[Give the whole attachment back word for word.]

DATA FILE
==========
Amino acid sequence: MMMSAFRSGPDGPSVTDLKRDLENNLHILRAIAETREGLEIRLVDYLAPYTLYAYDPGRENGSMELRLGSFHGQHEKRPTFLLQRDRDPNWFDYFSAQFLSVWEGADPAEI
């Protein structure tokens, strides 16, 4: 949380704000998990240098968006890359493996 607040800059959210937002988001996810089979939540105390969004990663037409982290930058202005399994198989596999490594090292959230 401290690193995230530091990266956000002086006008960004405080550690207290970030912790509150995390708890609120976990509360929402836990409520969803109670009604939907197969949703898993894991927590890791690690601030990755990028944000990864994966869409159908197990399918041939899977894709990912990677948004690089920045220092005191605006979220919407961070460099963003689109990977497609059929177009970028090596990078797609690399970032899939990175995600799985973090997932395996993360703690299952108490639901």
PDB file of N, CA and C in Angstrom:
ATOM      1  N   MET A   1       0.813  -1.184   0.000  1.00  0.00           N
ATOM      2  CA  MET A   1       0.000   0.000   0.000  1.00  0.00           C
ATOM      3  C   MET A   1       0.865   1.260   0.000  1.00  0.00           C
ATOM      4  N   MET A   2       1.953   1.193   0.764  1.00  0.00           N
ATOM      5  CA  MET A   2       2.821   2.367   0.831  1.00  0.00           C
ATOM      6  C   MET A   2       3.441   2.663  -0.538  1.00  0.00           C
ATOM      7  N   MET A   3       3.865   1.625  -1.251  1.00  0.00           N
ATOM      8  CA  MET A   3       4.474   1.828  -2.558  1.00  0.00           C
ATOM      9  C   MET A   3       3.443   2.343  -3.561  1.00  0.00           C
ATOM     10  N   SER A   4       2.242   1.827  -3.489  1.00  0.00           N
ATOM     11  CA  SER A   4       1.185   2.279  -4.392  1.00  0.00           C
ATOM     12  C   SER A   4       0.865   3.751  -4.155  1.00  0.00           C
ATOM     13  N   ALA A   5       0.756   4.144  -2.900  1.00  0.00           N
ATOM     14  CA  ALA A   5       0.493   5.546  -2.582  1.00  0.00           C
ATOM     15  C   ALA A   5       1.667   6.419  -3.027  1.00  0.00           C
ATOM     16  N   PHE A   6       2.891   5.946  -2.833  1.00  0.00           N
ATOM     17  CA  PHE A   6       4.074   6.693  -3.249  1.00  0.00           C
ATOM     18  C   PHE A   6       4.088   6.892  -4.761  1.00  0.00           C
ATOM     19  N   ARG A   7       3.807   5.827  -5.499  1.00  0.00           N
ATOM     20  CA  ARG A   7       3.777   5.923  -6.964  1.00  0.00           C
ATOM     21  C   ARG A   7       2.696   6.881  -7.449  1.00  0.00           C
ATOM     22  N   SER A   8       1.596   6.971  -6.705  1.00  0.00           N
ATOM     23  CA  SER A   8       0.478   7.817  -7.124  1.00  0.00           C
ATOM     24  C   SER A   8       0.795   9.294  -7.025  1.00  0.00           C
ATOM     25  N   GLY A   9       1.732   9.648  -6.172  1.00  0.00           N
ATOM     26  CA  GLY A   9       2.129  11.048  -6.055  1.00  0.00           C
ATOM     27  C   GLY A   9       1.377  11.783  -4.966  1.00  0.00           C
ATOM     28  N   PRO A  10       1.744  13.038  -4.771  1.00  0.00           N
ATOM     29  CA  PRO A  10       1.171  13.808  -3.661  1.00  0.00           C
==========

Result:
Amino acid sequence: MMMSAFRSGPDGPSVTDLKRDLENNLHILRAIAETREGLEIRLVDYLAPYTLYAYDPGRENGSMELRLGSFHGQHEKRPTFLLQRDRDPNWFDYFSAQFLSVWEGADPAEI
């Protein structure tokens, strides 16, 4: 949380704000998990240098968006890359493996 607040800059959210937002988001996810089979939540105390969004990663037409982290930058202005399994198989596999490594090292959230 401290690193995230530091990266956000002086006008960004405080550690207290970030912790509150995390708890609120976990509360929402836990409520969803109670009604939907197969949703898993894991927590890791690690601030990755990028944000990864994966869409159908197990399918041939899977894709990912990677948004690089920045220092005191605006979220919407961070460099963003689109990977497609059929177009970028090596990078797609690399970032899939990175995600799985973090997932395996993360703690299952108490639901």
PDB file of N, CA and C in Angstrom:
ATOM      1  N   MET A   1       0.813  -1.184   0.000  1.00  0.00           N
ATOM      2  CA  MET A   1       0.000   0.000   0.000  1.00  0.00           C
ATOM      3  C   MET A   1       0.865   1.260   0.000  1.00  0.00           C
ATOM      4  N   MET A   2       1.953   1.193   0.764  1.00  0.00           N
ATOM      5  CA  MET A   2       2.821   2.367   0.831  1.00  0.00           C
ATOM      6  C   MET A   2       3.441   2.663  -0.538  1.00  0.00           C
ATOM      7  N   MET A   3       3.865   1.625  -1.251  1.00  0.00           N
ATOM      8  CA  MET A   3       4.474   1.828  -2.558  1.00  0.00           C
ATOM      9  C   MET A   3       3.443   2.343  -3.561  1.00  0.00           C
ATOM     10  N   SER A   4       2.242   1.827  -3.489  1.00  0.00           N
ATOM     11  CA  SER A   4       1.185   2.279  -4.392  1.00  0.00           C
ATOM     12  C   SER A   4       0.865   3.751  -4.155  1.00  0.00           C
ATOM     13  N   ALA A   5       0.756   4.144  -2.900  1.00  0.00           N
ATOM     14  CA  ALA A   5       0.493   5.546  -2.582  1.00  0.00           C
ATOM     15  C   ALA A   5       1.667   6.419  -3.027  1.00  0.00           C
ATOM     16  N   PHE A   6       2.891   5.946  -2.833  1.00  0.00           N
ATOM     17  CA  PHE A   6       4.074   6.693  -3.249  1.00  0.00           C
ATOM     18  C   PHE A   6       4.088   6.892  -4.761  1.00  0.00           C
ATOM     19  N   ARG A   7       3.807   5.827  -5.499  1.00  0.00           N
ATOM     20  CA  ARG A   7       3.777   5.923  -6.964  1.00  0.00           C
ATOM     21  C   ARG A   7       2.696   6.881  -7.449  1.00  0.00           C
ATOM     22  N   SER A   8       1.596   6.971  -6.705  1.00  0.00           N
ATOM     23  CA  SER A   8       0.478   7.817  -7.124  1.00  0.00           C
ATOM     24  C   SER A   8       0.795   9.294  -7.025  1.00  0.00           C
ATOM     25  N   GLY A   9       1.732   9.648  -6.172  1.00  0.00           N
ATOM     26  CA  GLY A   9       2.129  11.048  -6.055  1.00  0.00           C
ATOM     27  C   GLY A   9       1.377  11.783  -4.966  1.00  0.00           C
ATOM     28  N   PRO A  10       1.744  13.038  -4.771  1.00  0.00           N
ATOM     29  CA  PRO A  10       1.171  13.808  -3.661  1.00  0.00           C